Along with the DNP essentials listed above, graduation requirements include completing all graduate coursework, including your area of emphasis. You'll likely need a minimum GPA of around 3.0 and supervised clinical hours typically totaling 1,000. A residency project is generally required as well.
For experienced nursing professionals, earning a DNP can open new opportunities in a rewarding career. Because a DNP degree is recognized in all 50 states, you’ll be able to work across the country. As a DNP, you can choose where you want to work, and most often, you can choose your schedule to accommodate your personal life. A DNP degree might qualify you for leadership positions and an opportunity to increase your earning potential.
As a DNP graduate, you can advance your career in your field of study. Some specialties you can qualify for are nurse-midwife and clinical nurse specialist. If your goal is to teach, you may pursue work as a college or university professor.
Median annual salary: $77,440 
Job outlook (projected growth from 2020 to 2030): 12% (faster than average)
If you enjoy teaching others nursing skills, a college or university professor career is possible with a DNP degree. You might work in a classroom setting or clinical practice as an instructor.
Median annual salary: $195,610 
Job outlook (projected growth from 2020 to 2030): 45% (much faster than average)
A nurse anesthetist prepares and administers anesthesia. In addition to having a degree, you must be licensed in the state where you work.
Median annual salary: $112,830 
Job outlook (projected growth from 2020 to 2030): 45% (much faster than average)
Nurse midwives provide services to expectant mothers. As a nurse midwife, you’ll care for mothers before and during childbirth and provide care to the mother and child following delivery.
Average annual salary: $87,125 
As a clinical nurse specialist, you’ll provide patient care. A CNS can also work as a nursing instructor.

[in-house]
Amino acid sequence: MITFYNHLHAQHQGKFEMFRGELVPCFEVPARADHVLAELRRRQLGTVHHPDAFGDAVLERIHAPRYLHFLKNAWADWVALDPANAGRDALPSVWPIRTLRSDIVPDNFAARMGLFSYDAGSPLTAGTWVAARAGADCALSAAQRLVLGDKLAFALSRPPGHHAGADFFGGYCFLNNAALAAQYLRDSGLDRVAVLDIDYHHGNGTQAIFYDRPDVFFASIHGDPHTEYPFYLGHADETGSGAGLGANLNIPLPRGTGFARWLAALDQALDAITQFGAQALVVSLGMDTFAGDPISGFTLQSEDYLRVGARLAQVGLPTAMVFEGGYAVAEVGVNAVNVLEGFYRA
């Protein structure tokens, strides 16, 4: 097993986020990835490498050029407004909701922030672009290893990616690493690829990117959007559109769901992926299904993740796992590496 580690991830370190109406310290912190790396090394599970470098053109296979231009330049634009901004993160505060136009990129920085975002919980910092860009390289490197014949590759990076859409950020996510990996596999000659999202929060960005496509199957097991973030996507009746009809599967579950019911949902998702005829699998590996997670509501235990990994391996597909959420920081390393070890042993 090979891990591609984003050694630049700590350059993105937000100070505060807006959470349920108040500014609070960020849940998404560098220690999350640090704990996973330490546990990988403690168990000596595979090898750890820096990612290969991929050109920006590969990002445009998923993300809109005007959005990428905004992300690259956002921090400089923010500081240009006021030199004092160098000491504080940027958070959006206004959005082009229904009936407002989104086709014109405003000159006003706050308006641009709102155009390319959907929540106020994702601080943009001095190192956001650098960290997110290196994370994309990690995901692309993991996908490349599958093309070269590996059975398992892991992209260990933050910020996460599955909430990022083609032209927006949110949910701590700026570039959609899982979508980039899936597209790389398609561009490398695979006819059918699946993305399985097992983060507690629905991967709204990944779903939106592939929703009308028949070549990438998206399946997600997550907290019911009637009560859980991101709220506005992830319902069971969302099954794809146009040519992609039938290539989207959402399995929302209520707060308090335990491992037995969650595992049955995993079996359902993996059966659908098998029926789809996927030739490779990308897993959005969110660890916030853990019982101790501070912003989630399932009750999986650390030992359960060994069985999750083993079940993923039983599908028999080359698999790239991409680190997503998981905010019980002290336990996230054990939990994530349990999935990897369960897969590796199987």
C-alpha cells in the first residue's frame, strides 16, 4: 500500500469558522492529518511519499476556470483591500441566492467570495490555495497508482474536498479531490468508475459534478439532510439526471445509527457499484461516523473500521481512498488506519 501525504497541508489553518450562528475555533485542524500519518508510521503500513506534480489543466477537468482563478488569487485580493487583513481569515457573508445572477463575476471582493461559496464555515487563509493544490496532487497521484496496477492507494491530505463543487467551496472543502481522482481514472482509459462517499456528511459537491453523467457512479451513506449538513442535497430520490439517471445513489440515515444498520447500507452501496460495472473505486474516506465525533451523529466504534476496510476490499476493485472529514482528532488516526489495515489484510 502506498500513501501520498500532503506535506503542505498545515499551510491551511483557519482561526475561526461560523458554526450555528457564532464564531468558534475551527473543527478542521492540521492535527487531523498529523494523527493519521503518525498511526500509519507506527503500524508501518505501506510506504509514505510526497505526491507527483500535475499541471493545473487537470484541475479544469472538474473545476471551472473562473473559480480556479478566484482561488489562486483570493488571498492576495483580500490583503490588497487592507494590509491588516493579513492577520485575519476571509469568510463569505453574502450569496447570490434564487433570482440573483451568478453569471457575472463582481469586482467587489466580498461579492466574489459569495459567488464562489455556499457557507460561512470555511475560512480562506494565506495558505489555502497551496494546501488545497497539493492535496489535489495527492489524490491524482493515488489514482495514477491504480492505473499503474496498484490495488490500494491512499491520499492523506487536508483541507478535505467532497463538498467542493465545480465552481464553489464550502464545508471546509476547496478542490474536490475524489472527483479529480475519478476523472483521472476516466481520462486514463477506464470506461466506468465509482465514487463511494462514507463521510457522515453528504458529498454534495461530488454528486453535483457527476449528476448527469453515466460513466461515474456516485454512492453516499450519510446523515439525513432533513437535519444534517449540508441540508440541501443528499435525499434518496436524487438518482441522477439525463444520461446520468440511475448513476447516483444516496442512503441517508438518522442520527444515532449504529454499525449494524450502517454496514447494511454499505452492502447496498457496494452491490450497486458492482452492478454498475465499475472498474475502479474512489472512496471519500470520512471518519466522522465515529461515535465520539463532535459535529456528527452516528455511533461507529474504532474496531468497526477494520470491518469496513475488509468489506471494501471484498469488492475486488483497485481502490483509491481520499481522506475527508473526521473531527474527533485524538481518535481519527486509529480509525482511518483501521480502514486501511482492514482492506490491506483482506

Average annual salary: $91,722 
A certified nurse practitioner provides advanced patient care. As a CNP, you can diagnose and treat patients and prescribe medications.
Average annual salary: $93,015 
As a psychiatric nurse, you can work in mental health, women’s health, and with patients of all ages. A PNP can diagnose and treat patients, prescribe medications, and do much of what a physician does.
The career outlook for DNP degree holders is promising, as the US Bureau of Labor Statistics projects a growth of 45 percent throughout the decade for many workers with these credentials . Workers retiring or transitioning to other careers drive some of this growth, along with increased health care services.
If you’re interested in beginning or advancing your nursing career, explore more than 5,000 courses from leading universities and institutions on Coursera. Options include Integrative Nursing and Nursing Informatics Leadership from the University of Minnesota, Anatomy from the University of Michigan, or Vital Signs: Understanding What the Body Is Telling Us from the University of Pennsylvania. Join our global community and start learning today!
1. American Association of Colleges of Nursing. "The Essentials of Doctoral Education for Advanced Nursing Practice, https://www.aacnnursing.org/Portals/42/Publications/DNPEssentials.pdf." Accessed July 8, 2022.
2. American Association of Colleges of Nursing. "The Essentials: Core Competencies for Professional Nursing Education, https://www.aacnnursing.org/Portals/42/AcademicNursing/pdf/Essentials-2021.pdf." Accessed July 8, 2022.
3. NursingProcess.org. "How Much Does The DNP Program Cost?, https://www.nursingprocess.org/dnp-program-cost.html." Accessed July 8, 2022.
4. Doctor of Nursing Practice. "What Does It Cost to Earn a DNP?, www.doctorofnursingpracticednp.org/what-does-it-cost-to-earn-a-dnp-doctor-of-nursing-practice/." Accessed July 8, 2022.
5. US Bureau of Labor Statistics. "Postsecondary Teachers, https://www.bls.gov/ooh/education-training-and-library/postsecondary-teachers.htm." Accessed July 8, 2022.
6. US Bureau of Labor Statistics. "Nurse Anesthetists, Nurse Midwives, and Nurse Practitioners, https://www.bls.gov/ooh/healthcare/nurse-anesthetists-nurse-midwives-and-nurse-practitioners.htm#tab-5." Accessed July 8, 2022.
7. Glassdoor. "Clinical Nurse Specialist Salaries, https://www.glassdoor.com/Salaries/clinical-nurse-specialist-salary-SRCH_KO0,25.htm." Accessed July 8, 2022.
8. Glassdoor. "Certified Nurse Practitioner Salaries, https://www.glassdoor.com/Salaries/certified-nurse-practitioner-salary-SRCH_KO0,28.htm." Accessed July 8, 2022.
9. Glassdoor. "Psychiatric Nurse Practitioner Salaries, https://www.glassdoor.com/Salaries/psychiatric-nurse-practitioner-salary-SRCH_KO0,30.htm." Accessed July 8, 2022.
This content has been made available for informational purposes only. Learners are advised to conduct additional research to ensure that courses and other credentials pursued meet their personal, professional, and financial goals.